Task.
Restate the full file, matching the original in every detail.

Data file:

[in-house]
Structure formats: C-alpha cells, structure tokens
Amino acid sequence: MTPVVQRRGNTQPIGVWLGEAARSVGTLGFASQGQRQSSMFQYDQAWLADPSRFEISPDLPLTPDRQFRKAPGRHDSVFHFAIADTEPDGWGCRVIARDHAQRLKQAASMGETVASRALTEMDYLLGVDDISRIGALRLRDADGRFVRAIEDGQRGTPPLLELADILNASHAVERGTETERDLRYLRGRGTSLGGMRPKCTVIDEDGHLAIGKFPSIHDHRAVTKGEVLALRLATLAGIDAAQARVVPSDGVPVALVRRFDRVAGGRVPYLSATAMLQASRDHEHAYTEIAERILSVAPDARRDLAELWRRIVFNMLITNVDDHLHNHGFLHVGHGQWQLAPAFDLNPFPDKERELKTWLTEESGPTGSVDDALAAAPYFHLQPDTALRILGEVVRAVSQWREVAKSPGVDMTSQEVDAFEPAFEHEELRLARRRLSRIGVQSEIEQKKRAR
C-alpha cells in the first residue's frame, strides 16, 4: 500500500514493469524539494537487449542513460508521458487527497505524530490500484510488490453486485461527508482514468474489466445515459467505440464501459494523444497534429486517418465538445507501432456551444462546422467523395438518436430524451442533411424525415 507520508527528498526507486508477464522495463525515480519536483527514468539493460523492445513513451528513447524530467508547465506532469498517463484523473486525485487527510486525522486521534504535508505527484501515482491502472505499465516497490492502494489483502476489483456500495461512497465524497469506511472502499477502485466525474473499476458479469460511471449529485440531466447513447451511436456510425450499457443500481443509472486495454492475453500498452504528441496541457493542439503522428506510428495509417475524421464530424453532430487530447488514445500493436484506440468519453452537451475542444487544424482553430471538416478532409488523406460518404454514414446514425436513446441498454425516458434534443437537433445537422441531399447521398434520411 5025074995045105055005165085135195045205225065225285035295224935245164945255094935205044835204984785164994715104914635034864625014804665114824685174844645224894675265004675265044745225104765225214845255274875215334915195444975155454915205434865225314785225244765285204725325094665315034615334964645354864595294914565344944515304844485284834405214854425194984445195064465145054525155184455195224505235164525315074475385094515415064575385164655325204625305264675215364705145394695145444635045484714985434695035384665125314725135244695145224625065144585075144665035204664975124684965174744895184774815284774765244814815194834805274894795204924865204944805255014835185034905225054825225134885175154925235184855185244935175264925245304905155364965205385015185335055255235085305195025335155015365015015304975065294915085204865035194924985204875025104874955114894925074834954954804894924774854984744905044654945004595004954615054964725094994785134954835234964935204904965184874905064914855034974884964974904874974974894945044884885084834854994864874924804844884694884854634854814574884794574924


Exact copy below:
[in-house]
Structure formats: C-alpha cells, structure tokens
Amino acid sequence: MTPVVQRRGNTQPIGVWLGEAARSVGTLGFASQGQRQSSMFQYDQAWLADPSRFEISPDLPLTPDRQFRKAPGRHDSVFHFAIADTEPDGWGCRVIARDHAQRLKQAASMGETVASRALTEMDYLLGVDDISRIGALRLRDADGRFVRAIEDGQRGTPPLLELADILNASHAVERGTETERDLRYLRGRGTSLGGMRPKCTVIDEDGHLAIGKFPSIHDHRAVTKGEVLALRLATLAGIDAAQARVVPSDGVPVALVRRFDRVAGGRVPYLSATAMLQASRDHEHAYTEIAERILSVAPDARRDLAELWRRIVFNMLITNVDDHLHNHGFLHVGHGQWQLAPAFDLNPFPDKERELKTWLTEESGPTGSVDDALAAAPYFHLQPDTALRILGEVVRAVSQWREVAKSPGVDMTSQEVDAFEPAFEHEELRLARRRLSRIGVQSEIEQKKRAR
C-alpha cells in the first residue's frame, strides 16, 4: 500500500514493469524539494537487449542513460508521458487527497505524530490500484510488490453486485461527508482514468474489466445515459467505440464501459494523444497534429486517418465538445507501432456551444462546422467523395438518436430524451442533411424525415 507520508527528498526507486508477464522495463525515480519536483527514468539493460523492445513513451528513447524530467508547465506532469498517463484523473486525485487527510486525522486521534504535508505527484501515482491502472505499465516497490492502494489483502476489483456500495461512497465524497469506511472502499477502485466525474473499476458479469460511471449529485440531466447513447451511436456510425450499457443500481443509472486495454492475453500498452504528441496541457493542439503522428506510428495509417475524421464530424453532430487530447488514445500493436484506440468519453452537451475542444487544424482553430471538416478532409488523406460518404454514414446514425436513446441498454425516458434534443437537433445537422441531399447521398434520411 5025074995045105055005165085135195045205225065225285035295224935245164945255094935205044835204984785164994715104914635034864625014804665114824685174844645224894675265004675265044745225104765225214845255274875215334915195444975155454915205434865225314785225244765285204725325094665315034615334964645354864595294914565344944515304844485284834405214854425194984445195064465145054525155184455195224505235164525315074475385094515415064575385164655325204625305264675215364705145394695145444635045484714985434695035384665125314725135244695145224625065144585075144665035204664975124684965174744895184774815284774765244814815194834805274894795204924865204944805255014835185034905225054825225134885175154925235184855185244935175264925245304905155364965205385015185335055255235085305195025335155015365015015304975065294915085204865035194924985204875025104874955114894925074834954954804894924774854984744905044654945004595004954615054964725094994785134954835234964935204904965184874905064914855034974884964974904874974974894945044884885084834854994864874924804844884694884854634854814574884794574924